Plot diagram project due Tuesday 3/20 
 March 6

Warm-up: Plot diagram evidence gathering

Finish reading chapter three

View scenes if time
 
 March 2
Reflection on definition essay--See Ms. Chase for this handout

Check notebooks

Readers' theater--continue in chapter three
February Notebook Checks
1 and 2.) Entire Multi-Day warm-up: 2/15, 2/20, 2/26
3.) Choice--notes/warm-up/activity

 
February 28 

Imagery Field trip warm-up: 
You need your notebook, your imagery word list, and maybe a sweatshirt…
We will make an indoor and an outdoor stop. In each place, we will just write for a total of five minutes. In those five minutes, take in the sights, sounds, tastes, smells, and feels (sure, that’s a word). Write a description of your surroundings that incorporates all five senses. Remember, taste and smell are deeply connected. Description should be at least five sentences long.

Start reading chapter three

February Notebook Checks
1 and 2.) Entire Multi-Day warm-up: 2/15, 2/20, 2/26
3.) Choice--notes/warm-up/activity

 
 February 26
Finish multi-day warm-up--please see Ms. Chase for this warm-up--I have copies in my room

Share out chapter two work with class.
View scenes from the film
February Notebook Checks
1 and 2.) Entire Multi-Day warm-up: 2/15, 2/20, 2/26
3.) Choice--notes/warm-up/activity

 
 February 22
Warm-up: Steinbeck’s use of Imagery 2/22/18
What is imagery?
As we view, jot down two important ideas that will help us understand the definition of imagery.

Excerpt from “ I Wandered Lonely as a Cloud” by William Wordsworth *Choose one of the stanzas below to illustrate on the small sheet I give you. Quote the line(s) that you illustrate beneath your drawing.

I wandered lonely as a cloud
That floats on high o'er vales and hills,
When all at once I saw a crowd,
A host, of golden daffodils;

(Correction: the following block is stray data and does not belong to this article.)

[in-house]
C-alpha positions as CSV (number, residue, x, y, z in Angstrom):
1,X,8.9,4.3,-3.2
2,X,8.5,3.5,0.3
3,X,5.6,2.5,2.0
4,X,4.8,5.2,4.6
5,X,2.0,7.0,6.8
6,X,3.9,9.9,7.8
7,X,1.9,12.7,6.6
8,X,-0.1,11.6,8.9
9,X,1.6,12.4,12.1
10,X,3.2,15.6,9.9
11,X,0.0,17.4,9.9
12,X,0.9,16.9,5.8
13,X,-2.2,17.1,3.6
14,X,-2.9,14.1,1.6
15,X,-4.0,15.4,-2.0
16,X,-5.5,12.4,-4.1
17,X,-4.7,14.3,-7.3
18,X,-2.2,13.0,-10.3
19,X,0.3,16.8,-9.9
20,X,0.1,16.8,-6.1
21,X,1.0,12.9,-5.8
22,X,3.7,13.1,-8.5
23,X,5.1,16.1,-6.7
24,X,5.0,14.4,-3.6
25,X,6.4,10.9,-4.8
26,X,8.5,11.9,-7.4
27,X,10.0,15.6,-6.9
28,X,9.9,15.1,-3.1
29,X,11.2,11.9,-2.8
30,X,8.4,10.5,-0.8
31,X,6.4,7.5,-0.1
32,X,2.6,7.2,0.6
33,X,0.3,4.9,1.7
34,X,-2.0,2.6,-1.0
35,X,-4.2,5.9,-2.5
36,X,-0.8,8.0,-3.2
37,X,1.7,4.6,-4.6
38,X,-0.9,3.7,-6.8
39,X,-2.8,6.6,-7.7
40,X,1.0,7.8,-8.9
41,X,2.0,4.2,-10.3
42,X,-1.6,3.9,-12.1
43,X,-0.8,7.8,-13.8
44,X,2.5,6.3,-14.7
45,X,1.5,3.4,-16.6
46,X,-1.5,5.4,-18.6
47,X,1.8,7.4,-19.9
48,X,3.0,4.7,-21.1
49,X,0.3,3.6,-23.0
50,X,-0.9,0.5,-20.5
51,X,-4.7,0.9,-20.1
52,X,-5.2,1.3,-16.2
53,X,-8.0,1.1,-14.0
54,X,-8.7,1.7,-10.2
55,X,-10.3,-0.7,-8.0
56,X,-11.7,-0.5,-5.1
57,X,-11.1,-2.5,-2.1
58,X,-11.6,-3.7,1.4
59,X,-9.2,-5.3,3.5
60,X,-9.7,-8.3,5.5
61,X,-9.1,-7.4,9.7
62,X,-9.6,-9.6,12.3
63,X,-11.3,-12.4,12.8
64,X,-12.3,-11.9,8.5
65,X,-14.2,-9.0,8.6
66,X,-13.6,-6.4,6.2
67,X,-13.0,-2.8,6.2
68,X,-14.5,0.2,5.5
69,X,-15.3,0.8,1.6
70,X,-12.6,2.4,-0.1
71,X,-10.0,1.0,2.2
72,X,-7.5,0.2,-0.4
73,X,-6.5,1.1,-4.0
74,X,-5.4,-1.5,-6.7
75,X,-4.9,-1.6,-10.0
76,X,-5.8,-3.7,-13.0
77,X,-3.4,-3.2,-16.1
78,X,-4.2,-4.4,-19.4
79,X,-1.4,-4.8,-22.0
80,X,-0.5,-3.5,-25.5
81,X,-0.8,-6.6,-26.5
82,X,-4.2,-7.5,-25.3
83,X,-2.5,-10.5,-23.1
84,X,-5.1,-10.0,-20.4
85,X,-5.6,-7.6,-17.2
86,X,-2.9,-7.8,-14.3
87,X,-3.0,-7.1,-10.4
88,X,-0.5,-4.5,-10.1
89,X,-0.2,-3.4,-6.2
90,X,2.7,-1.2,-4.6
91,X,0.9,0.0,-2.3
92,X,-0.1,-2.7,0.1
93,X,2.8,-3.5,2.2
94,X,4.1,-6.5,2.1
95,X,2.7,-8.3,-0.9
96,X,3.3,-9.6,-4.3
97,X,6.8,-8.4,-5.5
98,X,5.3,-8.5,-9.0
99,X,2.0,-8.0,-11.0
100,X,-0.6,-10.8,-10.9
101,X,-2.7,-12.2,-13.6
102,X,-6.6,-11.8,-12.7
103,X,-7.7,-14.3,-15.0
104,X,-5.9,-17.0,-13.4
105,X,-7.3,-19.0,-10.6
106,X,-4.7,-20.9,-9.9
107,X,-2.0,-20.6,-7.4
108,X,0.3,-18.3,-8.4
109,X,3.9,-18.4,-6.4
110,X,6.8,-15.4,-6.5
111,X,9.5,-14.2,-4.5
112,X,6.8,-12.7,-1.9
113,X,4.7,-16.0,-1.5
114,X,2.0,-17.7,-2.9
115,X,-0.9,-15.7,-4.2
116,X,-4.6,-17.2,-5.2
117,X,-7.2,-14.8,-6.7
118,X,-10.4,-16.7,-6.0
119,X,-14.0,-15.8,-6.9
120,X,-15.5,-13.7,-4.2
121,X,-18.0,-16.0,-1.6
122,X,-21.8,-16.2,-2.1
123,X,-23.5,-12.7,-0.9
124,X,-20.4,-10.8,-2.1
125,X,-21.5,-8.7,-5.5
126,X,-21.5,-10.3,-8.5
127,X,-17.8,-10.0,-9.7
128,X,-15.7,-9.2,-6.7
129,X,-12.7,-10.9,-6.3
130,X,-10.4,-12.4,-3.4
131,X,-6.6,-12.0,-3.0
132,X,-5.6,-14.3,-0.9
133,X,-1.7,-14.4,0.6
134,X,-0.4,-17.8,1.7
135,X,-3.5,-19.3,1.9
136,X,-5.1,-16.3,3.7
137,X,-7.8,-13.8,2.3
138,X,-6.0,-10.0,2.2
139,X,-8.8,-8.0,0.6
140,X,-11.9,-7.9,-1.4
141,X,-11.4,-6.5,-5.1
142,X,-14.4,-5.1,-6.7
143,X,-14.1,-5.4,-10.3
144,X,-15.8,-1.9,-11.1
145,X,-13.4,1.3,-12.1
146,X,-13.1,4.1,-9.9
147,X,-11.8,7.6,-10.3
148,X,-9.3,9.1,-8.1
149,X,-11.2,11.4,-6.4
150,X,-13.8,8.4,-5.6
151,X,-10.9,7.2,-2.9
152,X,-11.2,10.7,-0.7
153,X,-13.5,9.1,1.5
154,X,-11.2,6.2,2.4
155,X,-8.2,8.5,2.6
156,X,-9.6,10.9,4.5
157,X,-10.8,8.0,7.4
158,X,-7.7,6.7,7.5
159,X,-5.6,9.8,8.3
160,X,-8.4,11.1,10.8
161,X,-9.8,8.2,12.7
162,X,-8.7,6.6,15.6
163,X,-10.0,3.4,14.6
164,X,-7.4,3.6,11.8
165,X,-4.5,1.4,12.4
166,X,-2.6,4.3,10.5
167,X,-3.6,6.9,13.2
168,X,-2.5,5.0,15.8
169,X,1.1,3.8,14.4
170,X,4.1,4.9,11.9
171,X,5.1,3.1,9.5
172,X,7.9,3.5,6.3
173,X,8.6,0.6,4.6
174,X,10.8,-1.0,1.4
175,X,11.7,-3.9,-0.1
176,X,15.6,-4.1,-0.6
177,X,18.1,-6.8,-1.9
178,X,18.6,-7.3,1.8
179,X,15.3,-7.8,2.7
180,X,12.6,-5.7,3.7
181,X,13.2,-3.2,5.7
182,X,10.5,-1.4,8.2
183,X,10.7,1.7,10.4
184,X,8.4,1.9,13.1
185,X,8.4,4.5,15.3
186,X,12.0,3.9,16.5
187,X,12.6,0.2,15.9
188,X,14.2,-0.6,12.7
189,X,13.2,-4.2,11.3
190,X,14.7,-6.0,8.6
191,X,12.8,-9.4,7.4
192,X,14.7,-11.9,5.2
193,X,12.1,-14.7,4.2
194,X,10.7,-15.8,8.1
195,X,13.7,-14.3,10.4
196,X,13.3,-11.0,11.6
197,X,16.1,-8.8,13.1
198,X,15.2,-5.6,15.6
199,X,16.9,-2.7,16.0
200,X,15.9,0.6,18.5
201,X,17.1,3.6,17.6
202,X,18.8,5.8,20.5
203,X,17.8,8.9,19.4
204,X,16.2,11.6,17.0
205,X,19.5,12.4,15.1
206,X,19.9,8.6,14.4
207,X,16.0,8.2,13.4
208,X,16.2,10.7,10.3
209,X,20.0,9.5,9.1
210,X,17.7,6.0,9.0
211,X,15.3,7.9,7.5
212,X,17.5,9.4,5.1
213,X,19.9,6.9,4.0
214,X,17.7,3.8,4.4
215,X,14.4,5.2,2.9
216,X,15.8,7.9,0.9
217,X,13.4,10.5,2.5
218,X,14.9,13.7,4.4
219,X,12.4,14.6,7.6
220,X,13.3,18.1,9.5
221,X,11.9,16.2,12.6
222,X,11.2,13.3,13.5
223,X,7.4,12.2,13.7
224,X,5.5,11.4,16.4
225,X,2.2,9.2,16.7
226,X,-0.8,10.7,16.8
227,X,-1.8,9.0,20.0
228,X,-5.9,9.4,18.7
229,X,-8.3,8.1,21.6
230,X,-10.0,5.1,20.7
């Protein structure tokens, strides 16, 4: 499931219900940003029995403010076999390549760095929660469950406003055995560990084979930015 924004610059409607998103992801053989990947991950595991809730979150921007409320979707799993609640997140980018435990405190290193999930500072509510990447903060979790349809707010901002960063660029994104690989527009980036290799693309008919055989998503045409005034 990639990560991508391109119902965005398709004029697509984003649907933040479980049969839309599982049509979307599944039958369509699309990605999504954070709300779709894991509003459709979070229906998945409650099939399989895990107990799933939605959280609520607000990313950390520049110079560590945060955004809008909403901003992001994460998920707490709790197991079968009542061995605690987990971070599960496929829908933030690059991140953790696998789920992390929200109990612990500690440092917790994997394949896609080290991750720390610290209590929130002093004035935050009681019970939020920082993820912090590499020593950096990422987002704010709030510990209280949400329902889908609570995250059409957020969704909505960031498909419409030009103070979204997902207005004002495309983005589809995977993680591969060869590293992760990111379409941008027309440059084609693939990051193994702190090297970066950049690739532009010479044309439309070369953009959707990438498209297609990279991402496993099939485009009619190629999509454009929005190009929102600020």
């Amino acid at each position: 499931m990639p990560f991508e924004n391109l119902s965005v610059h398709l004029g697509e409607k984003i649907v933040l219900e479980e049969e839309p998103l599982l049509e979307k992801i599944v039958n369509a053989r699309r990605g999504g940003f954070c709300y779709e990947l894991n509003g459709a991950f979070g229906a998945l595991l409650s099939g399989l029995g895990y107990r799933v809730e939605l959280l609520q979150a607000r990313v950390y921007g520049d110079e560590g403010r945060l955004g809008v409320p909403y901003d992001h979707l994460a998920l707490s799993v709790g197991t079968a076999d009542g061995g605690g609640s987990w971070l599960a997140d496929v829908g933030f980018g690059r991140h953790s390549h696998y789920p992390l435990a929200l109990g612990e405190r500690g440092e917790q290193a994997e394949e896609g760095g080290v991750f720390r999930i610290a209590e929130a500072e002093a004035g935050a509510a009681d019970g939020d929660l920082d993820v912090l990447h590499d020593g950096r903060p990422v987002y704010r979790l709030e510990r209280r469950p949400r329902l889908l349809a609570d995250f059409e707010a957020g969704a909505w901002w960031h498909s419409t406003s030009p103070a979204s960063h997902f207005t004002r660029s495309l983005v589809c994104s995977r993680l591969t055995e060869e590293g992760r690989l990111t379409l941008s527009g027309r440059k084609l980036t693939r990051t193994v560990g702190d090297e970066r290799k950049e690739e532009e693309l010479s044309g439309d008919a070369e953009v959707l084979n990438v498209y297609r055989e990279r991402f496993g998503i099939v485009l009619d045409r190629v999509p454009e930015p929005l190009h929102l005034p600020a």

Beside the lake, beneath the trees,
Fluttering and dancing in the breeze.

Continuous as the stars that shine
And twinkle on the milky way,
They stretched in never-ending line
Along the margin of a bay:
Ten thousand saw I at a glance,
Tossing their heads in sprightly dance.

Read in chapter two

February Notebook Checks
1 and 2.) Entire Multi-Day warm-up: 2/15, 2/20, 2/26
3.) Choice--notes/warm-up/activity

 February 20

Warm-up: Background Activity
Listen: “The Hobo’s Lullaby”
How do the lyrics in “The Hobo’s Lullaby” compare and contrast to what we know about George and Lennie so far? Find ONE direct quote that you think links Lennie and George to this historical song. Explain how it connects.

Plot diagram contest

Start reading in chapter two of OMaM

Copy of full OMaM text for absent students--read the first half of chapter two. 
 February 15

Warm-up: Article activity--see Ms. Chase for the article and the prompt

Discuss cover art--writing activity in your notebook: Look closely at the art on the cover of Steinbeck’s novella. Describe what you notice, what parts of the artwork might offer clues about what to expect from the story, and what you notice about the two characters featured on the cover.

Read chapter one in OMaM--discuss characterization, setting, imagery
Check the gradebook--are you missing anything important we have turned in over the past week? 
 February 13

Registration for first part of class
Anticipation guide and debate for second half of class

 Check the gradebook--are you missing important assignments?
 February 9

Culminating The Odyssey--finish reading the last two books

Final group Odyssey project
Final copy of definition essay turned in today in paper form and on Turnitin.com 
 February 7

In library classroom--editing/revision activity

Create Turnitin.com account

Submit definition essay on Turnitin and on paper
Odyssey packet due Friday--30 points

Final Odyssey discussion on Friday--15 points. 
 February 5

Draft definition essay

Read books 21-22

Final copy of definition essay will be submitted electronically and on paper next class

Planning packet due next class

The Odyssey packet will be due Friday 2/9

Final Odyssey discussion on Friday 2/9--15 points 
February 1 

Look at more model paragraphs for definition essay

Discuss MLA style

Time to draft

Complete draft in Google docs due next class 
January 30 

Quickest warm-up ever: Take two quick minutes: re-read your warm-up from January 8.
Then decide: Agree or Disagree--Odysseus is the definition of a hero.

Read books 18-20--make sure plot and motif/idea tracking is completed up through book 20

Discuss the purpose of conclusions and look at a model conclusion

Time to map out conclusion

Complete planning for next class. Be ready to draft on the Chromebooks.
Change in policy—if you think you missed work that was passed back, instead of checking the basket, please come see me individually.
 
 January 26

Review books 8-12
Group read books 13-17
Work on body paragraphs 2 and 3

Finish mapping out body paragraphs 2 and 3 for Tuesday 
 January 24

Review epic similes
Warm-up: Return to practice from last class...
Review your definition and example of epic simile in your notes.